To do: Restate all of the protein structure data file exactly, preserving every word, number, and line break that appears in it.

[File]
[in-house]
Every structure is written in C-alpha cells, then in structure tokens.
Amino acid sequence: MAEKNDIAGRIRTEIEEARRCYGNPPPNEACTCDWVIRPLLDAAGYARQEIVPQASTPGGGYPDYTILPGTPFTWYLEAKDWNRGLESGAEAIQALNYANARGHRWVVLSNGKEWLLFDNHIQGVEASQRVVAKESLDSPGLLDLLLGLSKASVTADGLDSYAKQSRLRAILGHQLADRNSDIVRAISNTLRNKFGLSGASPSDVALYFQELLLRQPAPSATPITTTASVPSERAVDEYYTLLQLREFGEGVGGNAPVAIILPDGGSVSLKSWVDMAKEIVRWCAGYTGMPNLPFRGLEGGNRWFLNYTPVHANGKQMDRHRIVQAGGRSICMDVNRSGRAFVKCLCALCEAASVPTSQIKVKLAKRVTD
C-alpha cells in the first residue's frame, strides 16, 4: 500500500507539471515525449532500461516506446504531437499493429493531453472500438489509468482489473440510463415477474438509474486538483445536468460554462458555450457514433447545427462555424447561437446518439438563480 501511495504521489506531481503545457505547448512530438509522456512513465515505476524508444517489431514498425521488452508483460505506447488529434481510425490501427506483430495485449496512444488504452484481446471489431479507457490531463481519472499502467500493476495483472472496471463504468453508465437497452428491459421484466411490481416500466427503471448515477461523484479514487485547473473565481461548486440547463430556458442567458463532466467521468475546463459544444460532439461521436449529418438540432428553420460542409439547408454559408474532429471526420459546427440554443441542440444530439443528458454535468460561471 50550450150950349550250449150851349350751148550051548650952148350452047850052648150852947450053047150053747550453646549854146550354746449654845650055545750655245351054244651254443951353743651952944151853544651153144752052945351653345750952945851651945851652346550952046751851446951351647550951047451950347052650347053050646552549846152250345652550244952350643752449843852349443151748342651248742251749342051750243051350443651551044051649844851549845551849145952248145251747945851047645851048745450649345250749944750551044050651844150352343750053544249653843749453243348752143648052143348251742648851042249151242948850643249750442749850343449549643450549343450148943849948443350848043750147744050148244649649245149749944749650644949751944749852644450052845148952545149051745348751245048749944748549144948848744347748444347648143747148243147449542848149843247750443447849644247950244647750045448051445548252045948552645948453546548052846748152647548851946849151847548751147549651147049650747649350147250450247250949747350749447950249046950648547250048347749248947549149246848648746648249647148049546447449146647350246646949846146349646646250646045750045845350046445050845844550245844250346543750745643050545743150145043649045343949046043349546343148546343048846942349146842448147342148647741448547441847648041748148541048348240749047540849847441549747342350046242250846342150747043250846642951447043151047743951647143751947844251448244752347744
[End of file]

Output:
[in-house]
Every structure is written in C-alpha cells, then in structure tokens.
Amino acid sequence: MAEKNDIAGRIRTEIEEARRCYGNPPPNEACTCDWVIRPLLDAAGYARQEIVPQASTPGGGYPDYTILPGTPFTWYLEAKDWNRGLESGAEAIQALNYANARGHRWVVLSNGKEWLLFDNHIQGVEASQRVVAKESLDSPGLLDLLLGLSKASVTADGLDSYAKQSRLRAILGHQLADRNSDIVRAISNTLRNKFGLSGASPSDVALYFQELLLRQPAPSATPITTTASVPSERAVDEYYTLLQLREFGEGVGGNAPVAIILPDGGSVSLKSWVDMAKEIVRWCAGYTGMPNLPFRGLEGGNRWFLNYTPVHANGKQMDRHRIVQAGGRSICMDVNRSGRAFVKCLCALCEAASVPTSQIKVKLAKRVTD
C-alpha cells in the first residue's frame, strides 16, 4: 500500500507539471515525449532500461516506446504531437499493429493531453472500438489509468482489473440510463415477474438509474486538483445536468460554462458555450457514433447545427462555424447561437446518439438563480 501511495504521489506531481503545457505547448512530438509522456512513465515505476524508444517489431514498425521488452508483460505506447488529434481510425490501427506483430495485449496512444488504452484481446471489431479507457490531463481519472499502467500493476495483472472496471463504468453508465437497452428491459421484466411490481416500466427503471448515477461523484479514487485547473473565481461548486440547463430556458442567458463532466467521468475546463459544444460532439461521436449529418438540432428553420460542409439547408454559408474532429471526420459546427440554443441542440444530439443528458454535468460561471 50550450150950349550250449150851349350751148550051548650952148350452047850052648150852947450053047150053747550453646549854146550354746449654845650055545750655245351054244651254443951353743651952944151853544651153144752052945351653345750952945851651945851652346550952046751851446951351647550951047451950347052650347053050646552549846152250345652550244952350643752449843852349443151748342651248742251749342051750243051350443651551044051649844851549845551849145952248145251747945851047645851048745450649345250749944750551044050651844150352343750053544249653843749453243348752143648052143348251742648851042249151242948850643249750442749850343449549643450549343450148943849948443350848043750147744050148244649649245149749944749650644949751944749852644450052845148952545149051745348751245048749944748549144948848744347748444347648143747148243147449542848149843247750443447849644247950244647750045448051445548252045948552645948453546548052846748152647548851946849151847548751147549651147049650747649350147250450247250949747350749447950249046950648547250048347749248947549149246848648746648249647148049546447449146647350246646949846146349646646250646045750045845350046445050845844550245844250346543750745643050545743150145043649045343949046043349546343148546343048846942349146842448147342148647741448547441847648041748148541048348240749047540849847441549747342350046242250846342150747043250846642951447043151047743951647143751947844251448244752347744